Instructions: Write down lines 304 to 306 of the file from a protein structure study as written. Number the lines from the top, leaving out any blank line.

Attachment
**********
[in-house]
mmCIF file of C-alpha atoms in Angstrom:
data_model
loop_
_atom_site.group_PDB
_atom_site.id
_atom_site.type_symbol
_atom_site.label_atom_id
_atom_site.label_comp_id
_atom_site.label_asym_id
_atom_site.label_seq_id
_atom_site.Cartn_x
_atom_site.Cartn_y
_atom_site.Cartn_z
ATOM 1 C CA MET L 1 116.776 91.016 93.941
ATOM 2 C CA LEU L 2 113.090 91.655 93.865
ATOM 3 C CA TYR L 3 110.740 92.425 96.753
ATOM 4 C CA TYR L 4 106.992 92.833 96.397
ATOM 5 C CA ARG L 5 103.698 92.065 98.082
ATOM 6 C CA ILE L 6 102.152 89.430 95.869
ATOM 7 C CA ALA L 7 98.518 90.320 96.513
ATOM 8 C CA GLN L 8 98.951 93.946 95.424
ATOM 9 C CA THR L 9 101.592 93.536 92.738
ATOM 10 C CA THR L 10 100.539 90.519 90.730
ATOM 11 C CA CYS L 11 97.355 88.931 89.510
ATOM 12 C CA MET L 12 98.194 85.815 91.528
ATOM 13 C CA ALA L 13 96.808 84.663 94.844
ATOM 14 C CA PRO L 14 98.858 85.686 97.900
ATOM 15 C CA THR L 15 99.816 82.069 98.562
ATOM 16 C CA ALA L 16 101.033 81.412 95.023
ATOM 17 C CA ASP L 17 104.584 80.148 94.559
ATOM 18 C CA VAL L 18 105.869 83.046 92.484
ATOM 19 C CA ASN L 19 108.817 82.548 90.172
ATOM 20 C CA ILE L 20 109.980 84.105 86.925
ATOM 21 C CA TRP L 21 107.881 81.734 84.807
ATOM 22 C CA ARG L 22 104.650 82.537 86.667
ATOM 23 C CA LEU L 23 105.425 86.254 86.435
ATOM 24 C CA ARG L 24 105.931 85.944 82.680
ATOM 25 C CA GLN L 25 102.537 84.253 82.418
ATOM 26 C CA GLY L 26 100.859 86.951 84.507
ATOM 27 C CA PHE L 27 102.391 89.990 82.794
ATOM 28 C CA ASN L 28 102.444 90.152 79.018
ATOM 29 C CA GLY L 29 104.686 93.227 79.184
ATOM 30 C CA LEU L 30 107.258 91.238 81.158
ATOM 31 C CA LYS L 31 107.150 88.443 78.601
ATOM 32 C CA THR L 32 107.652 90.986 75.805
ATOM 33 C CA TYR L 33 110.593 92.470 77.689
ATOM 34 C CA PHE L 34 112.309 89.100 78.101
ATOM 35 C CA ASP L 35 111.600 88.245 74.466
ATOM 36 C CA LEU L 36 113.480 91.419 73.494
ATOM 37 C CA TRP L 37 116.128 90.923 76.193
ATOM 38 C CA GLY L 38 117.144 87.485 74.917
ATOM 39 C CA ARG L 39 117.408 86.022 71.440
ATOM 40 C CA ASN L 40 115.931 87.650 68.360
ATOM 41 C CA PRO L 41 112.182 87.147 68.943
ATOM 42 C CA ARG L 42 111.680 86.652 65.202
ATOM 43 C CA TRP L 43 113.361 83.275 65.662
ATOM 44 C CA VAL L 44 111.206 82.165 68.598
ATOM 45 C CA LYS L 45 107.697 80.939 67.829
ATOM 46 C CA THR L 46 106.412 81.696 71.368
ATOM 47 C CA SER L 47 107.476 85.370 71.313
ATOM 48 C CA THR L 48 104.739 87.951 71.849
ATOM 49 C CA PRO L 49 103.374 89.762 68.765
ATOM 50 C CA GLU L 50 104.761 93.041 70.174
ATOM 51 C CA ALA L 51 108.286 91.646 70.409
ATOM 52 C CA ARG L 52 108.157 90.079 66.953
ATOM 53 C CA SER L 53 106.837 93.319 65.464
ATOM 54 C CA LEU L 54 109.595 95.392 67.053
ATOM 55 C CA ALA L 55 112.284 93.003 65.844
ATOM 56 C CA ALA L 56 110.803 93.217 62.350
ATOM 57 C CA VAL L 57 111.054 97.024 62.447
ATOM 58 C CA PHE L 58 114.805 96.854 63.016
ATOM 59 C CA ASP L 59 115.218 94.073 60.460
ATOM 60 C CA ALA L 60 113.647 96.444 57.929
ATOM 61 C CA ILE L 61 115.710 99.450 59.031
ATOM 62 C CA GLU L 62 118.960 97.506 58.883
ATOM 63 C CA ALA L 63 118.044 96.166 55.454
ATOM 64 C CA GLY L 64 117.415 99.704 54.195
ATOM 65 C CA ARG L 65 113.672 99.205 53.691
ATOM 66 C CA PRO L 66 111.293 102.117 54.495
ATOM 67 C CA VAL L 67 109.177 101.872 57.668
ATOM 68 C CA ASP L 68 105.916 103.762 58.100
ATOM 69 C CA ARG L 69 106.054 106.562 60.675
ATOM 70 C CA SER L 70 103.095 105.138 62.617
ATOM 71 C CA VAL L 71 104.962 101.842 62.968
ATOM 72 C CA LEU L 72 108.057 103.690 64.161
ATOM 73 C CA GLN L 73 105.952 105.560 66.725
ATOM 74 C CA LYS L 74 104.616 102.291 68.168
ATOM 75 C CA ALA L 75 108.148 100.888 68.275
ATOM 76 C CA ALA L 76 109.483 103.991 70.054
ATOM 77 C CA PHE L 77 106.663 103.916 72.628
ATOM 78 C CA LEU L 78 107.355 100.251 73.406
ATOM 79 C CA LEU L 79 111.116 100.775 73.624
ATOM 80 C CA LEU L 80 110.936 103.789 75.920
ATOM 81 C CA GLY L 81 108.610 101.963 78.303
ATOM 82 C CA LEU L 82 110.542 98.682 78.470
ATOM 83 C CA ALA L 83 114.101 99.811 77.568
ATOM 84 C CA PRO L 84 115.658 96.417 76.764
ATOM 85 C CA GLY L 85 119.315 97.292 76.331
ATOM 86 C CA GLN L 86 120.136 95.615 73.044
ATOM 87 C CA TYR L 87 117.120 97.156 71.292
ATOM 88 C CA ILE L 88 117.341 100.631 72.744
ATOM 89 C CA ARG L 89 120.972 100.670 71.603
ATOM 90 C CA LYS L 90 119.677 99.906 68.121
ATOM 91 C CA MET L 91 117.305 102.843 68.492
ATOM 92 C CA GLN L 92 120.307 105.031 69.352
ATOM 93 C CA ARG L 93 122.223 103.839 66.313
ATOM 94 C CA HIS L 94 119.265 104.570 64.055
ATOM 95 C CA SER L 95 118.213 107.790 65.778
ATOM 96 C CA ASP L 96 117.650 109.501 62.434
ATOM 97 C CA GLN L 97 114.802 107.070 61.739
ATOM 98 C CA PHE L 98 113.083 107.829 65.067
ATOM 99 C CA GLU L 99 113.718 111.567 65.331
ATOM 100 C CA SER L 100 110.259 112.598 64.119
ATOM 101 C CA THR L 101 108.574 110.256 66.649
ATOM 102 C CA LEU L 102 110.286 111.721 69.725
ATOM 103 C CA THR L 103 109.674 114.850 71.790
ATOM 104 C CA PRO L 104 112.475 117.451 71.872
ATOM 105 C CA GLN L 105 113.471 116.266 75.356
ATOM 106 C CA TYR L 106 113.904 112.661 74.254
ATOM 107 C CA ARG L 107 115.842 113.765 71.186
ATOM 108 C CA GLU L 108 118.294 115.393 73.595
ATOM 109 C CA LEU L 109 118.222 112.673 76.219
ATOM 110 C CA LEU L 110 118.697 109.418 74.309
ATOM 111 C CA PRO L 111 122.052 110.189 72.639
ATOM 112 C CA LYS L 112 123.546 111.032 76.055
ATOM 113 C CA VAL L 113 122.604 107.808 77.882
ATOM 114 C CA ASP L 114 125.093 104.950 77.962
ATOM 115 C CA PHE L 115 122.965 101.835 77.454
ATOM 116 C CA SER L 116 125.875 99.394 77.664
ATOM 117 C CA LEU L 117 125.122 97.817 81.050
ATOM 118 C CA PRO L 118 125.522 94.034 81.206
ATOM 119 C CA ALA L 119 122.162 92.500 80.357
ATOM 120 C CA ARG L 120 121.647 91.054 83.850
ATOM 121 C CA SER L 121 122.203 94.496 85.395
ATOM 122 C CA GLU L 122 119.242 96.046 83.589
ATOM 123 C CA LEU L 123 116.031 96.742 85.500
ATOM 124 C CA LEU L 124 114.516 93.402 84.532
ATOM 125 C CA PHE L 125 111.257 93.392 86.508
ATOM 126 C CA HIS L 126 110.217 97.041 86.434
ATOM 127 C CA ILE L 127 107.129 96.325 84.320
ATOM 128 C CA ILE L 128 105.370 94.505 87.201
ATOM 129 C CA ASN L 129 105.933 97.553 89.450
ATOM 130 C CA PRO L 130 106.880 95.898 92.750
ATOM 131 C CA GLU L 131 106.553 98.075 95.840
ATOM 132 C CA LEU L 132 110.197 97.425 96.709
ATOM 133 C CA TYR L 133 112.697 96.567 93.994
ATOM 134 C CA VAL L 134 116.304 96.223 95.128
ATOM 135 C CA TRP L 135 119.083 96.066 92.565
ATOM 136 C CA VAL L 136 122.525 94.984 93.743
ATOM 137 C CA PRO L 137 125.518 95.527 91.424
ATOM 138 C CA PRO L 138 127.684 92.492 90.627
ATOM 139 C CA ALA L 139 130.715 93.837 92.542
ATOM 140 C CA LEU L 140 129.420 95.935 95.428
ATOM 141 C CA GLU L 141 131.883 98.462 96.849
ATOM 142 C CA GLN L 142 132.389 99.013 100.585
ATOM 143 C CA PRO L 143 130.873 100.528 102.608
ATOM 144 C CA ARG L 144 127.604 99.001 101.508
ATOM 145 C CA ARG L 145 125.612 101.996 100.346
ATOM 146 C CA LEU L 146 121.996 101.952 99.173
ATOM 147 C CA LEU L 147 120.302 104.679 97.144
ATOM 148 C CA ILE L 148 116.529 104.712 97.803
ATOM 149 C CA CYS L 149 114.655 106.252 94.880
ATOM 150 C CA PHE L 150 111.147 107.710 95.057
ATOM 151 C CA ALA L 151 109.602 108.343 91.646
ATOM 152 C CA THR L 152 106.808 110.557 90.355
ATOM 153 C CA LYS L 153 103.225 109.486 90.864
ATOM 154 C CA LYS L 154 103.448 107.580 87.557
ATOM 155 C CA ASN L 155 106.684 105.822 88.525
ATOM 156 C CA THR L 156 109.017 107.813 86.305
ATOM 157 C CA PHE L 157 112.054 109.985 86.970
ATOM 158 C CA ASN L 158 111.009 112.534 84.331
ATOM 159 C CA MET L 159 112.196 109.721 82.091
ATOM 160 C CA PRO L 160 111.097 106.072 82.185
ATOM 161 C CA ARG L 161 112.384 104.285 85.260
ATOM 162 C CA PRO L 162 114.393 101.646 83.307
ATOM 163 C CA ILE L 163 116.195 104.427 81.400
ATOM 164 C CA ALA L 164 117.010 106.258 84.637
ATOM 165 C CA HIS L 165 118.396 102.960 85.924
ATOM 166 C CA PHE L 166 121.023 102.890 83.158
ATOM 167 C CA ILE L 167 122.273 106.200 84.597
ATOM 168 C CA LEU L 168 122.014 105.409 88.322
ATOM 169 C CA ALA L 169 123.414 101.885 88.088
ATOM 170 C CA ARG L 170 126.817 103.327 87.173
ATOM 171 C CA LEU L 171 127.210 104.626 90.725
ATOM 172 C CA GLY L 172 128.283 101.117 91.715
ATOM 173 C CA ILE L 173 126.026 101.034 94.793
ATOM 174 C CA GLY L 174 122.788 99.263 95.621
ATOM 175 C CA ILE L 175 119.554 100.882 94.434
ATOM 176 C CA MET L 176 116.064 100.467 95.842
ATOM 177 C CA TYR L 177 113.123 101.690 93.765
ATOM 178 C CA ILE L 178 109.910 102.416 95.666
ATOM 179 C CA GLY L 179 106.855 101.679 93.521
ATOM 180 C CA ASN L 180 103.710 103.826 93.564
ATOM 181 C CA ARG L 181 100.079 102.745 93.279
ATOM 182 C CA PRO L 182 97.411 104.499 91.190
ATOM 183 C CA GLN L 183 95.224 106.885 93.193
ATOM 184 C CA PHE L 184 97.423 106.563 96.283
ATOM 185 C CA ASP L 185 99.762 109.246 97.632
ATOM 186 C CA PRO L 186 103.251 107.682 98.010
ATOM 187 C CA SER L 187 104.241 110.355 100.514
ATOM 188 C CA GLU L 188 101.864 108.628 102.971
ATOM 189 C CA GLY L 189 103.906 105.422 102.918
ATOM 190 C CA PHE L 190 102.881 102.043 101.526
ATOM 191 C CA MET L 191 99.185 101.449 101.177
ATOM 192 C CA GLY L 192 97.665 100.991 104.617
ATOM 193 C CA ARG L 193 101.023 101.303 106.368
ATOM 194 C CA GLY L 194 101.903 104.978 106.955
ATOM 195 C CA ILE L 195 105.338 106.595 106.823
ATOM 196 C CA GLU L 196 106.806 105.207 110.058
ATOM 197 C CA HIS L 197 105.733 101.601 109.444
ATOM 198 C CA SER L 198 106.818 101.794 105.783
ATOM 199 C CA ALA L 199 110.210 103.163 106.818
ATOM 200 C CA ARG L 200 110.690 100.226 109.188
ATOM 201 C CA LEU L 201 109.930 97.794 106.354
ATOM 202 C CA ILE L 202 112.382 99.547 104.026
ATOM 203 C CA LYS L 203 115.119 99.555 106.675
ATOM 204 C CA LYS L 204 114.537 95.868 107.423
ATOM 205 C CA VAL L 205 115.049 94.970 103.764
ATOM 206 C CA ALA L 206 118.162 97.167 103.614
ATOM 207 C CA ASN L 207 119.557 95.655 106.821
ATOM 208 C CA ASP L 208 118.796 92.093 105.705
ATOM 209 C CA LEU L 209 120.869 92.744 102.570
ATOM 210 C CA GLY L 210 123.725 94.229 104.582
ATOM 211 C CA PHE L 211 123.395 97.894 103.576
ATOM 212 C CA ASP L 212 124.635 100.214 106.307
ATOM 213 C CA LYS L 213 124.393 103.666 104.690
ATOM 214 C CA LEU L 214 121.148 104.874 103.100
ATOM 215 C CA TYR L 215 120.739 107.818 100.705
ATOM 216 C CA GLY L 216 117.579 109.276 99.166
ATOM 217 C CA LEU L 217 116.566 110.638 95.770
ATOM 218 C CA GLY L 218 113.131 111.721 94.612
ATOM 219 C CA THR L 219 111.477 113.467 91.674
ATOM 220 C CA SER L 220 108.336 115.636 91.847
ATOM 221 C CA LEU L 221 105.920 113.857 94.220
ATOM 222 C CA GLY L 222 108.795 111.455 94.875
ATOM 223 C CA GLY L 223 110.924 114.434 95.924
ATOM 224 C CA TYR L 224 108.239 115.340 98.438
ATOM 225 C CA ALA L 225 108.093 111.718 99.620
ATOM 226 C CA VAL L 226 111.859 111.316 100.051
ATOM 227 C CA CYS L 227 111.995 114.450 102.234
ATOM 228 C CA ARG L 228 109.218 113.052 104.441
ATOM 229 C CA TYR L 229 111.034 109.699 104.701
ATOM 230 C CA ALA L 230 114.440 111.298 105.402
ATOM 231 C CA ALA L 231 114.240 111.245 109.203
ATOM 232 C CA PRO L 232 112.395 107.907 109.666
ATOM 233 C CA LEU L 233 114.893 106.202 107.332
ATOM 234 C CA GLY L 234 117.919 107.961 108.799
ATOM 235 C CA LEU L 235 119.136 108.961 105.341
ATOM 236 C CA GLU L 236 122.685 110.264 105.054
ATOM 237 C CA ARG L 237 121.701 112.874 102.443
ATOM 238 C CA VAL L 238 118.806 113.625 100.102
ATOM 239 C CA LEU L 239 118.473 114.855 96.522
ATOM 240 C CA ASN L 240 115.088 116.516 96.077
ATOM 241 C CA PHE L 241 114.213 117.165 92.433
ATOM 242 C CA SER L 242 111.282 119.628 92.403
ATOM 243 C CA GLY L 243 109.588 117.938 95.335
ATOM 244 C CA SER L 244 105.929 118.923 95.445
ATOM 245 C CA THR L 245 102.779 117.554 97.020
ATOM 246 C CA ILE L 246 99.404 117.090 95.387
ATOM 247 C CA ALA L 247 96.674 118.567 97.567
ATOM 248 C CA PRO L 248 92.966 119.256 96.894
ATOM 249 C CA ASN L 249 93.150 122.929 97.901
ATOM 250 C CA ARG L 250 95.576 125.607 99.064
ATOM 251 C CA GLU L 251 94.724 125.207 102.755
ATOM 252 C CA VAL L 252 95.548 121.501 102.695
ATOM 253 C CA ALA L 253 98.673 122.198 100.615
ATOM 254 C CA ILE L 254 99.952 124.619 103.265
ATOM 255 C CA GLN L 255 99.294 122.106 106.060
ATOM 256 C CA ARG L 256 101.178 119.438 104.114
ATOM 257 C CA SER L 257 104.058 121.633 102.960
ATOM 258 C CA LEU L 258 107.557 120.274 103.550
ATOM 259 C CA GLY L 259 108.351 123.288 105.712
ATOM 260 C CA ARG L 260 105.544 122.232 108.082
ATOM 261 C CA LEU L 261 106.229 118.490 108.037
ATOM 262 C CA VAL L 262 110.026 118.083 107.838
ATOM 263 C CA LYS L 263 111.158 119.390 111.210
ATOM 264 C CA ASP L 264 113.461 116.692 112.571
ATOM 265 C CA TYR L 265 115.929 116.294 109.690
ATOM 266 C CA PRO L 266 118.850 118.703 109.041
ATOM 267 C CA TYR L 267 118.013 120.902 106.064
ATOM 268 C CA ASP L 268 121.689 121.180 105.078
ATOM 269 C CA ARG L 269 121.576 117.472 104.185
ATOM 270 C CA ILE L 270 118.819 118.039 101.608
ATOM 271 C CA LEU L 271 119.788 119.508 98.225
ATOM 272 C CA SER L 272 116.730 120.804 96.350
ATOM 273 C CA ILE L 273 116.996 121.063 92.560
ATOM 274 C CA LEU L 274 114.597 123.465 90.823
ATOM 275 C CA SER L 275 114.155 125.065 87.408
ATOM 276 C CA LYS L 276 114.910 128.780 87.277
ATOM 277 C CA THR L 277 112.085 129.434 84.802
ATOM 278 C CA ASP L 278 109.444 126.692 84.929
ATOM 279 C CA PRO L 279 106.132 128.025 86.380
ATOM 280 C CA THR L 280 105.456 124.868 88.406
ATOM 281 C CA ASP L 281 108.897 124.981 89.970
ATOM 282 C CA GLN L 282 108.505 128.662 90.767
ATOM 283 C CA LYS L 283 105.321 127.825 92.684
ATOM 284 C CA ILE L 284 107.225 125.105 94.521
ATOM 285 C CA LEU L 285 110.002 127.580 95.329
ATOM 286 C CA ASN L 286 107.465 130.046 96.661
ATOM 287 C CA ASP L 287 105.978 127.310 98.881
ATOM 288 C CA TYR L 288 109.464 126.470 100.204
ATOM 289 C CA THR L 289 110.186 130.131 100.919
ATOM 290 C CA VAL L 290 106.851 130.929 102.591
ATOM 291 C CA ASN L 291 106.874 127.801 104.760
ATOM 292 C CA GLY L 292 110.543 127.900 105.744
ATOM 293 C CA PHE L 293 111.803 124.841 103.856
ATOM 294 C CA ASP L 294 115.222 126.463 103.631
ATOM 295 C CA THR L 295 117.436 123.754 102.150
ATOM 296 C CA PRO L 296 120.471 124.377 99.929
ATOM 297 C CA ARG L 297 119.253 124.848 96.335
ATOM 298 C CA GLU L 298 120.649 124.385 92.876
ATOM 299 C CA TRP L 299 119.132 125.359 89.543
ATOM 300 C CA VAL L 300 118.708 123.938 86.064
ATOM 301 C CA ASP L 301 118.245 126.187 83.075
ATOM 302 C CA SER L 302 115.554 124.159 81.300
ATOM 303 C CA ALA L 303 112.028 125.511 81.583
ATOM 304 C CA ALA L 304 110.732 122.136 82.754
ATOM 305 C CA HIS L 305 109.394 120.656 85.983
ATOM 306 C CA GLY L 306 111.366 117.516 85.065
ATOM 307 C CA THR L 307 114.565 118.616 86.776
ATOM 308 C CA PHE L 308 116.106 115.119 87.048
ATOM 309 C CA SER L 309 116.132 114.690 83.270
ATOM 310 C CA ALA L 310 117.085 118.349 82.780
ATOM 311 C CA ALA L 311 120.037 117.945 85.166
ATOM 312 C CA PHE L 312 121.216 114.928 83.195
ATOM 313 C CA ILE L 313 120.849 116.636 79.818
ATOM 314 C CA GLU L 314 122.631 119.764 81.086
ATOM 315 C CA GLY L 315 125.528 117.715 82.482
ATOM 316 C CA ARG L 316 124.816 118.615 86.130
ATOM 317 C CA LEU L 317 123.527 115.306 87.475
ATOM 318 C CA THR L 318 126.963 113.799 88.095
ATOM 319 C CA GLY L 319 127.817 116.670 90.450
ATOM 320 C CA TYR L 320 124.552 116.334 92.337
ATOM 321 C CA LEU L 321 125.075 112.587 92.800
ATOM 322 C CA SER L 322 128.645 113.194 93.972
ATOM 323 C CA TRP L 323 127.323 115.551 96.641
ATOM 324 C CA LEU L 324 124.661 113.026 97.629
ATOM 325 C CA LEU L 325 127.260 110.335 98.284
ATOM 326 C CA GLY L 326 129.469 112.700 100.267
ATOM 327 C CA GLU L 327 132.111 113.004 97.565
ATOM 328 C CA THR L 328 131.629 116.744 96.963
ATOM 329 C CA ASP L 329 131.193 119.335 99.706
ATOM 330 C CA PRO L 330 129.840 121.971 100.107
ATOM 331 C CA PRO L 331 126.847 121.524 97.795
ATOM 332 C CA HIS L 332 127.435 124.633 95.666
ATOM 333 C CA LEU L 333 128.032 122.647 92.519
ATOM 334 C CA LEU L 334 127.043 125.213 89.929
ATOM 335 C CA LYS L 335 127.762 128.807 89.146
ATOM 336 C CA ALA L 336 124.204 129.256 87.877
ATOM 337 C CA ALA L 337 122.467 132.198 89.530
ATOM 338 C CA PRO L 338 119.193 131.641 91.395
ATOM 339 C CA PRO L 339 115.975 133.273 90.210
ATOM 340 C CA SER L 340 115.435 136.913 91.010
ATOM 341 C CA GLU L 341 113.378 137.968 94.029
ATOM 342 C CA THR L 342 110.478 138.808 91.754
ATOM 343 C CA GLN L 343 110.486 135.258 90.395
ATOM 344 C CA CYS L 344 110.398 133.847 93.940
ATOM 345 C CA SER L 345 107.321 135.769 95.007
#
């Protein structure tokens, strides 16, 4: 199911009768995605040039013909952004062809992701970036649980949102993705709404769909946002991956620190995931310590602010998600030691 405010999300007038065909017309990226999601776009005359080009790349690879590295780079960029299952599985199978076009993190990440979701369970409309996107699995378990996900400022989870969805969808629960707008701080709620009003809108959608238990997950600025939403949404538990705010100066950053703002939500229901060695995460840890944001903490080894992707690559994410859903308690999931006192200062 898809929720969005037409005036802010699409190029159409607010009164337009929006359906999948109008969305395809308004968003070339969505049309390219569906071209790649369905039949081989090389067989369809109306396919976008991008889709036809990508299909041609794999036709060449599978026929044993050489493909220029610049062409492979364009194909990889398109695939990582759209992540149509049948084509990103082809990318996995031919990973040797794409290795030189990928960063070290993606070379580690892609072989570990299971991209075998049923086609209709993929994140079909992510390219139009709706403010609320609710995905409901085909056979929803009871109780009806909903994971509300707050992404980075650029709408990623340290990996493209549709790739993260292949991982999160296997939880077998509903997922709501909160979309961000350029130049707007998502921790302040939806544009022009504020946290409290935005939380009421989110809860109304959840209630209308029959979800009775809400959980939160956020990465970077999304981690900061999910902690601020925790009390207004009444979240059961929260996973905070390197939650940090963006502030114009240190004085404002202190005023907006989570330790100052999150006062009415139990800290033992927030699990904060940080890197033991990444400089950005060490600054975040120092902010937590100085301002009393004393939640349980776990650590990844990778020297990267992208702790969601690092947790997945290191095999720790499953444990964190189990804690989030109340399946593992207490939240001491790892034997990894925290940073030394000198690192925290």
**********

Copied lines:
ATOM 290 C CA VAL L 290 106.851 130.929 102.591
ATOM 291 C CA ASN L 291 106.874 127.801 104.760
ATOM 292 C CA GLY L 292 110.543 127.900 105.744